June 18, 2024
Sauntering into Early Access, Thronefall is an enthralling, challenging and beautifully good time. The Finger Guns review:

As I muster up my knights to follow me into battle against the adorable horde of creatures bearing down on my castle, I come to a realisation. I’m really hooked on Thronefall. Barely scraping through the night and surviving the wave, I agonise over how to spend my precious coin. Do I invest in upgrading my barracks for more knights? Do I throw my last coins into a new defensive tower? What if I need that barricade instead?

Thronefall perfectly encapsulates the beauty of a simplistic set of mechanics but a challenging cognitive stress test. Your mind doesn’t have to worry about combo strings, twitch reactions or having a degree in quantum physics to predict your next move. Instead, the entertainment and challenge comes from your moment-to-moment decision making. Where are your troops placed, what structures are most important, have you invested wisely?

A tower-defence, city-building hybrid with a luscious art style and wonderful sense of charm, will Thronefall be one to pick up in Early Access? Or, would it be prudent to return once content reinforcements have arrived?

Rise of a Kingdom

Thronefall isn’t really one for narrative, as of yet anyway. You are a king of some kind. Your duty is to travel the (currently) four available lands, erect your fortified strongholds and lead your soldiers to victory. What the game lacks in cutscenes and dialogue is made up for with a superbly charming graphics style and a sense of atmosphere.

Monsters, fiends and enemies are coming to destroy your makeshift castles. It’s your job to put a stop to them, any means necessary. To do so, you’ll start every mission setting up your base of operations. During the day you can invest in structures which plop down from the sky. When you choose to move to night-time, you’ll face off against the hordes of foes aiming to bring ruin and destruction.

Your input is limited to using the analogue stick to move around, holding A to build structures and using the same button to use your special ability. Your king automatically attacks enemies and by-and-large you’ll be relying on your defensive units and buildings to do much of the dirty work. Wouldn’t want to get your lordly hands covered in blood, after all. What do you think this is, cute Game of Thrones?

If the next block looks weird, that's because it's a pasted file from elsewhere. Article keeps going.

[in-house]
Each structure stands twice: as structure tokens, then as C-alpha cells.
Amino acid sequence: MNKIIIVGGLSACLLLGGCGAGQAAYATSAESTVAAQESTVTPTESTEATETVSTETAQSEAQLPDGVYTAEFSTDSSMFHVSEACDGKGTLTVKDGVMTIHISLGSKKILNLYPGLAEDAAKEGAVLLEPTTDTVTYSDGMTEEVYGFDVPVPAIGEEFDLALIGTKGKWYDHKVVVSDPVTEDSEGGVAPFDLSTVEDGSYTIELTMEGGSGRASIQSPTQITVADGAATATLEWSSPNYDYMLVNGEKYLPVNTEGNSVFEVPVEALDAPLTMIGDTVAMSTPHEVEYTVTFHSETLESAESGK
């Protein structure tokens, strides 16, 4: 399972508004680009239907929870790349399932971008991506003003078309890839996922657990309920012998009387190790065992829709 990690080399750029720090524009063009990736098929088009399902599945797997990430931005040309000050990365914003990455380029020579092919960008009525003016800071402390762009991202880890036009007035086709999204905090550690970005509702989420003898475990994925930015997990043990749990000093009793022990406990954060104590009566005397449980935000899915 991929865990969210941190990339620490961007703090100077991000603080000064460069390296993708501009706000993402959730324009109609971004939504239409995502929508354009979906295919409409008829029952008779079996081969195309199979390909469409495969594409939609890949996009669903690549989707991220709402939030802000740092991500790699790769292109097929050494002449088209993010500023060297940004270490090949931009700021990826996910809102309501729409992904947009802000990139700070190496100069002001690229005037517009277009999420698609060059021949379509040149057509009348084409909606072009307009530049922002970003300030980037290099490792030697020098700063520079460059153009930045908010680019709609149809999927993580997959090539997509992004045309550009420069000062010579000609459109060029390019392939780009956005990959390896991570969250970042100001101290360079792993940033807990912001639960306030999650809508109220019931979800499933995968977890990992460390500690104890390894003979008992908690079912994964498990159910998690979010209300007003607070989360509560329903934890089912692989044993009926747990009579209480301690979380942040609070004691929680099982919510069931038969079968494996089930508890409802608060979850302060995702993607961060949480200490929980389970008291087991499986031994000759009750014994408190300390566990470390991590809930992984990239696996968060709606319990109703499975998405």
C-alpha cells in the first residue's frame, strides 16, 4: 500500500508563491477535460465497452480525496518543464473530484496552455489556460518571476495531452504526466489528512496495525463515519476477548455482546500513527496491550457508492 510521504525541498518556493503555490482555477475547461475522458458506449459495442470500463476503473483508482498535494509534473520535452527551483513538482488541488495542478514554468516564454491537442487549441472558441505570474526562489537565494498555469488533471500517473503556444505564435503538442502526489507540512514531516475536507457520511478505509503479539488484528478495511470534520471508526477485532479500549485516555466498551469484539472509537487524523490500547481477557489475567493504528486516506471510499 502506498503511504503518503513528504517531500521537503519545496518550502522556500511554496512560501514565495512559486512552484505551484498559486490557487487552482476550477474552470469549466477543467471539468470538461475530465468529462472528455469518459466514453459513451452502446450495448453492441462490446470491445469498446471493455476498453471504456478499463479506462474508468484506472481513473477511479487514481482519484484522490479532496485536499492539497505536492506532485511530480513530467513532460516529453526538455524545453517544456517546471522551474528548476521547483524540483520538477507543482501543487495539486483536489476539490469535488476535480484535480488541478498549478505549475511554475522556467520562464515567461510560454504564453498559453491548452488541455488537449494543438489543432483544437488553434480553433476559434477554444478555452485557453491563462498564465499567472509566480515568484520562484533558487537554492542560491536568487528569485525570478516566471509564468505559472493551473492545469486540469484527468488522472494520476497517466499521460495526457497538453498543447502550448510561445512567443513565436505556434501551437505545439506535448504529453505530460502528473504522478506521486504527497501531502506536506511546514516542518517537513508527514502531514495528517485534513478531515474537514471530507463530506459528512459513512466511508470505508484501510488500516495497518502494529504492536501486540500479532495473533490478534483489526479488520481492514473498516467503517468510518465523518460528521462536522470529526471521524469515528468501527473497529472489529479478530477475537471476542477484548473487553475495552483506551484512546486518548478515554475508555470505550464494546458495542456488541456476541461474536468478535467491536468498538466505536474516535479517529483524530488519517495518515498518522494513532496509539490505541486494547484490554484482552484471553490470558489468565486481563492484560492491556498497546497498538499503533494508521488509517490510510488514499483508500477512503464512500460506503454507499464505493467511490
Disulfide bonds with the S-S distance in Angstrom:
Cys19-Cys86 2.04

The controls are very easy to pickup and play, while the interface is slick and there’s very little HUD to distract you. It all makes Thronefall incredibly accessible and easy to engage with both in short bursts and for longer play sessions. Rather than demanding you have the dexterity of a thumb war master or the mental arithmetic of a mathematician on steroids, it simply lets you have fun and enjoy the ride.

Thronefall review

Stand Your Ground

While Thronefall might be simple to play and easy on the eye, don’t be fooled into thinking it’s a walkover. This is no idle clicker you’d find on the pages of Miniclip back in the day. Quite the contrary, even from the early showings here, there’s plenty of tactical depth you’ll need to navigate if you’re to overcome the game’s challenges.

There’s a constant balancing conundrum happening in every level. Do you prioritise economy buildings like houses, mills, mines or shipyards to increase your spending power in later rounds? Doing so means sacrificing an extra defensive tower, or an archery range who’s crossbowmen may be invaluable in the next round.

Each building has separate traits and upgrade paths, meaning there’s a consistent feeling of tension as you try to form a strategy. I thoroughly enjoyed this element of Thronefall. It creates a tense, engaging decision-making system as you weigh up long-term and short-term decisions. Especially on levels 3 and 4, my poor strategising at the start meant I was absolutely steamrolled towards the later waves.